In this ad from Crossroads GPS, the group says that Allison Lundergan Grimes is too closely aligned with President Obama and not the people of Kentucky. (YouTube: Crossroads GPS)

“[Alison] Grimes helped nominate Obama even after he vowed to bankrupt coal plants”

–new ad by Crossroads GPS

Two new ads by GOP-leaning Crossroads GPS slam Kentucky Democratic Senate nominee Alison Lundergan Grimes with a similar theme — that Obama “vowed” to bankrupt the coal industry. (The second ad, a 15-second hit, says: “She says she supports coal but she backed Obama after he vowed to bankrupt coal.”)

This made us wonder: When did the president make such a statement? (For her part, Grimes also runs ads saying she opposes Obama on “gun, coal and the EPA.” The ad makes the dubious connection that because she, as a Democrat, supports Obama and because Obama hates coal, she’s anti-coal)

The Facts

Crossroads spokesman Paul Lindsay pointed us to an interview that Obama gave to the San Francisco Chronicle in January 2008 — before he became president. He was then just a senator, but he was running for president, and he was asked about his proposal for an aggressive cap-and-trade system to limit greenhouse gas emissions and provide incentives to turn to new technologies. Lindsey sent us this clip:

In the clip, Obama says: “So if somebody wants to build a coal power plant, they can. It’s just that it will bankrupt them because they are going to be charged a huge sum for all that greenhouse gas that’s being emitted.”

On the surface, it seems pretty cut and dried. But it’s just a 12-second clip. What did Obama say in the rest of his answer?

This is what came before that statement, which was prompted by question asking how he squared his support for coal and his promise to limit greenhouse gas emissions, given that coal is considered such a pollutant.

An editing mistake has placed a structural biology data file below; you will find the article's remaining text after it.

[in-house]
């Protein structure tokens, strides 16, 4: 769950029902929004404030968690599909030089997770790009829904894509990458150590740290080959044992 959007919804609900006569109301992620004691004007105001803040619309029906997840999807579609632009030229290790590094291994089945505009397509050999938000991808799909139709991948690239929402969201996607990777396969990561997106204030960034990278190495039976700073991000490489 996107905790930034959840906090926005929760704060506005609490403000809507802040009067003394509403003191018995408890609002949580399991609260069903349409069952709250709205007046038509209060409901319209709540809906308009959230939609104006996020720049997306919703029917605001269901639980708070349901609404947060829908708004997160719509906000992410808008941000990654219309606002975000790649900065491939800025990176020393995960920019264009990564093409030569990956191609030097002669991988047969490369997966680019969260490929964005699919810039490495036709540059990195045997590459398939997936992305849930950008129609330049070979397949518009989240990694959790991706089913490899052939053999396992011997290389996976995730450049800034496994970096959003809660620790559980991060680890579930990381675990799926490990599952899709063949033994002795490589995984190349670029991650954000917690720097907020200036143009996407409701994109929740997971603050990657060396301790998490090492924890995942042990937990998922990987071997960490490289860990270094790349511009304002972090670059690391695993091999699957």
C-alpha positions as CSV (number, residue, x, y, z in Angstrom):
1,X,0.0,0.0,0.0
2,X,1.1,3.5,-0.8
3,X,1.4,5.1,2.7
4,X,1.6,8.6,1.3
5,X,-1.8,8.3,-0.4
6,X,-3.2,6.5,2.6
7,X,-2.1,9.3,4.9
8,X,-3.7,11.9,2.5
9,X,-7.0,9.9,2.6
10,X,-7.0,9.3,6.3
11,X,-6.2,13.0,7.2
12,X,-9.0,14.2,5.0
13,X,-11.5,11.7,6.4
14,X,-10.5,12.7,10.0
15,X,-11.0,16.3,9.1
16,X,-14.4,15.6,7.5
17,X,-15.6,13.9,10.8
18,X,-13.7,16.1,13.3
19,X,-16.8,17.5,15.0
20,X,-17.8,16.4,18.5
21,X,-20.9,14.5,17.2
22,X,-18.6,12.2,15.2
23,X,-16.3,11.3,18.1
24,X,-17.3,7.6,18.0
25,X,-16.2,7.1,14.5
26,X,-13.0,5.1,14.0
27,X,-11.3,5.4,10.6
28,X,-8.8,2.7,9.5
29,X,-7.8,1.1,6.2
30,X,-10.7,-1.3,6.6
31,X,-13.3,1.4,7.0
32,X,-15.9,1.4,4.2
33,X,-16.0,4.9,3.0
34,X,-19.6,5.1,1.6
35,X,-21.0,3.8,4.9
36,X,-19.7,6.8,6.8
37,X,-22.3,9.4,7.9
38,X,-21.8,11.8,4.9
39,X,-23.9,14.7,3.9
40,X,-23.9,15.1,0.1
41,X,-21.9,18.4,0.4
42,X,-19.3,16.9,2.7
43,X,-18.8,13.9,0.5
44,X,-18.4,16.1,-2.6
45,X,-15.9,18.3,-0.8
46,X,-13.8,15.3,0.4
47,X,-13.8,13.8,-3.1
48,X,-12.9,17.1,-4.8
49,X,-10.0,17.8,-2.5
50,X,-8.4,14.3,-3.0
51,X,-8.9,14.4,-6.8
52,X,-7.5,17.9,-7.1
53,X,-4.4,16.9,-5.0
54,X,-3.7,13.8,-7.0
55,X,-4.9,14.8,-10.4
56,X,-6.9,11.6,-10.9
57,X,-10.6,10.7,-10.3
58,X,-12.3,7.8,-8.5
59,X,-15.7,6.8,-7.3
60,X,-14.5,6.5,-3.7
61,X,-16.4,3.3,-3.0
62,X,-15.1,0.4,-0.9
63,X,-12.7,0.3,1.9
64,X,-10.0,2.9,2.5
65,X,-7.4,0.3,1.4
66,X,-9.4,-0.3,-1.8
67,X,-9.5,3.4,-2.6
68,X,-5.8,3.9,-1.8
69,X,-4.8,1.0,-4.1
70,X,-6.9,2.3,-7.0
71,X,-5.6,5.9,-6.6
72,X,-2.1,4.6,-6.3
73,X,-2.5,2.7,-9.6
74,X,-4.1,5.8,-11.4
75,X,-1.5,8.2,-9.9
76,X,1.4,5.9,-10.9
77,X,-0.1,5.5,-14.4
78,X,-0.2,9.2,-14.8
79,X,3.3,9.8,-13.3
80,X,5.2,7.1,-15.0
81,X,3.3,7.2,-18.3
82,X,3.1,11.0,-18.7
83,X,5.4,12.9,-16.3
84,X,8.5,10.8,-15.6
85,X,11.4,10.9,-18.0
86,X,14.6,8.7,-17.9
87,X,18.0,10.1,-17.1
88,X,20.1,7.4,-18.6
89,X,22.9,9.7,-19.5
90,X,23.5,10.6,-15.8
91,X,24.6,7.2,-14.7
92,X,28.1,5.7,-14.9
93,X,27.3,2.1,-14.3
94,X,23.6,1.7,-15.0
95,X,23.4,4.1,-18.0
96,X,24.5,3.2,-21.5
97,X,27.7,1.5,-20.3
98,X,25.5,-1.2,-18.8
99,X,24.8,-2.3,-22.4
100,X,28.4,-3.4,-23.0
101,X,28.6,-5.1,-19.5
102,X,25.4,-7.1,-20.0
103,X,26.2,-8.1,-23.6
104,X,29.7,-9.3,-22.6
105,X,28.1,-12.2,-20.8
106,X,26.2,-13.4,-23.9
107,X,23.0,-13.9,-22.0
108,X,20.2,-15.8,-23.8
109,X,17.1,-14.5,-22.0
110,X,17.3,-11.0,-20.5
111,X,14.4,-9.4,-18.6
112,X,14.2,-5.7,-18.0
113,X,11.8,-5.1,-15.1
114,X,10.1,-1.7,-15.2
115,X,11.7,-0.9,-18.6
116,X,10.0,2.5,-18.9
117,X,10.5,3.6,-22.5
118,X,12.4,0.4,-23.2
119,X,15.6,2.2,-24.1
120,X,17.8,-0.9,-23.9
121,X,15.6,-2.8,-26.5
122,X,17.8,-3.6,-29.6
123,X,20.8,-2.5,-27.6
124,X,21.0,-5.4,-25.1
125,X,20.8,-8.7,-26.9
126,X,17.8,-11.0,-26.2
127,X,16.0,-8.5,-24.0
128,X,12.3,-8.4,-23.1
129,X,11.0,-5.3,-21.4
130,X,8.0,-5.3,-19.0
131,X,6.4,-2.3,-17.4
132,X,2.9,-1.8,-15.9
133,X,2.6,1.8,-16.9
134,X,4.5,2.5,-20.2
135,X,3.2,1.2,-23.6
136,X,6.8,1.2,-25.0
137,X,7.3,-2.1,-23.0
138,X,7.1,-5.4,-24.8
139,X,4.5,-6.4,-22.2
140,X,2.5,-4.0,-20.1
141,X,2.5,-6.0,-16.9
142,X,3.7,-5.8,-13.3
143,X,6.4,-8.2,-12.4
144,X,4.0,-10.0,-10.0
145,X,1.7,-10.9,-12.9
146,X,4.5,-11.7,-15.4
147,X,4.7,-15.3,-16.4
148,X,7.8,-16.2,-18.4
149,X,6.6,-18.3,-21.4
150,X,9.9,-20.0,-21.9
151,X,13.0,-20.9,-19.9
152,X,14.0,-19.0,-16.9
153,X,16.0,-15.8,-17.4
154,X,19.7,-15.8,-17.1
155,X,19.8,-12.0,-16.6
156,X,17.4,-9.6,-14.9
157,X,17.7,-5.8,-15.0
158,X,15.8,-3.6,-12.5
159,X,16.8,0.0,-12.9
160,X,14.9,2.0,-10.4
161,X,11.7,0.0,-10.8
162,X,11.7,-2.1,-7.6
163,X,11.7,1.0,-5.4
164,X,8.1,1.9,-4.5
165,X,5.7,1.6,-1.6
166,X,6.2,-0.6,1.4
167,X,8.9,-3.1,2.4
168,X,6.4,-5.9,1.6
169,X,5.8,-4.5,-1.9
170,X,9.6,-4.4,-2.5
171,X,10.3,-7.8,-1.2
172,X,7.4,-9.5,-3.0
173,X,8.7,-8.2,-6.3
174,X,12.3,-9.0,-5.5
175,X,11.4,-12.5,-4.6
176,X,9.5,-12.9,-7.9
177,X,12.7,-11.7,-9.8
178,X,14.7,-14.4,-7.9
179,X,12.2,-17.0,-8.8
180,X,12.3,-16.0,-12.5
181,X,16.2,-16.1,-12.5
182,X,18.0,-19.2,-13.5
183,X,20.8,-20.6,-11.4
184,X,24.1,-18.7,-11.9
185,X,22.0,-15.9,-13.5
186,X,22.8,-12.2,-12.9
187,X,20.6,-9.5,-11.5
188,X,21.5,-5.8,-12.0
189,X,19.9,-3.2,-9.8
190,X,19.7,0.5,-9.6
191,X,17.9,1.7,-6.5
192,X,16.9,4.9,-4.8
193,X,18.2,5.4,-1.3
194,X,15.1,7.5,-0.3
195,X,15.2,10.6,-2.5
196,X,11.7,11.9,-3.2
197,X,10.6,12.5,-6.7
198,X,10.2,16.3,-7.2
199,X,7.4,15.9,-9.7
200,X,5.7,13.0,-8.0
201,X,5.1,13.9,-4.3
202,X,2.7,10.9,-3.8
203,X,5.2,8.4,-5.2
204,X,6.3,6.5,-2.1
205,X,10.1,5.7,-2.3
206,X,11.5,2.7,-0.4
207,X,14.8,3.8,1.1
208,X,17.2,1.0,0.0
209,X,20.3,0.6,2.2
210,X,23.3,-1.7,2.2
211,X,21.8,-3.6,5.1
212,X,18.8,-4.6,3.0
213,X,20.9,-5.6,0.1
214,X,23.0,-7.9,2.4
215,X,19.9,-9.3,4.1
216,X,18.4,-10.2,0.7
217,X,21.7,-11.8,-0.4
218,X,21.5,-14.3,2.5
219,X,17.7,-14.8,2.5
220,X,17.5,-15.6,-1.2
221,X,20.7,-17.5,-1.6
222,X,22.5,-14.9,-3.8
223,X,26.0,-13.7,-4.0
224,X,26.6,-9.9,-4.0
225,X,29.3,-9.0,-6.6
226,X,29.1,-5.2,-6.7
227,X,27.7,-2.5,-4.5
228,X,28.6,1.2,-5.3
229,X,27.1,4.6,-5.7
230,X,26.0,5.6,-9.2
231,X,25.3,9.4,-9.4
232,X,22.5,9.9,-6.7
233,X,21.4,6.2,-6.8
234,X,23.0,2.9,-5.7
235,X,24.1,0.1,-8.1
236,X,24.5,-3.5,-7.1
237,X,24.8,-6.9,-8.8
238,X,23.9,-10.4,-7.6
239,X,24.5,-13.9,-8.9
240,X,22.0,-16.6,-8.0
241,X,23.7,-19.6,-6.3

“This notion of no coal, I think, is an illusion, because the fact of the matter is that right now, we are getting a lot of our energy from coal, and China is building a coal-fired plant once a week. So what we have to do then is we have to figure out how can we use coal without emitting greenhouse gases and carbon. And how can we sequester that carbon and capture it? If we can’t, then we’re going to still be working on alternatives.”

Then Obama goes on to describe his version of a cap-and-trade system, which he said would create “market in which whatever technologies out there are being presented, whatever power plants are being built, that they would have to meet the rigors of that market and the ratcheted-down caps that are imposed every year.” Then he said the sentence that forms the basis for this “bankrupt” claim.

In other words, Obama was talking about disincentives to building coal-powered plants with old technology, not coal plants with cleaner technology. That’s an important distinction. He is also talking about a hypothetical, not making a “vow” to bankrupt coal operators.

The full interview can be seen here. (The coal discussion starts at 25:15.)

 

As for Obama’s cap-and-trade proposal, it never emerged from Congress. The administration has announced rules to cut carbon dioxide emissions from existing power plants by up to 30 percent by 2030, compared to 2005 levels, which certainly could be fodder for an ad—but that’s not the same thing as a snippet of a conversation from nearly seven years ago.

The Pinocchio Test

This is another one of those gotcha statements, when an inartfully worded statement is treated as a moment of high policy. In context, it’s clear that Obama made no vow to bankrupt coal operators — though he clearly wanted to push for a system that would promote cleaner uses of coal and other forms of energy and a phase-out of dirtier plants. Given that his old proposal is dead and buried, it seems odd to dredge it up again and again.

Two Pinocchios

 


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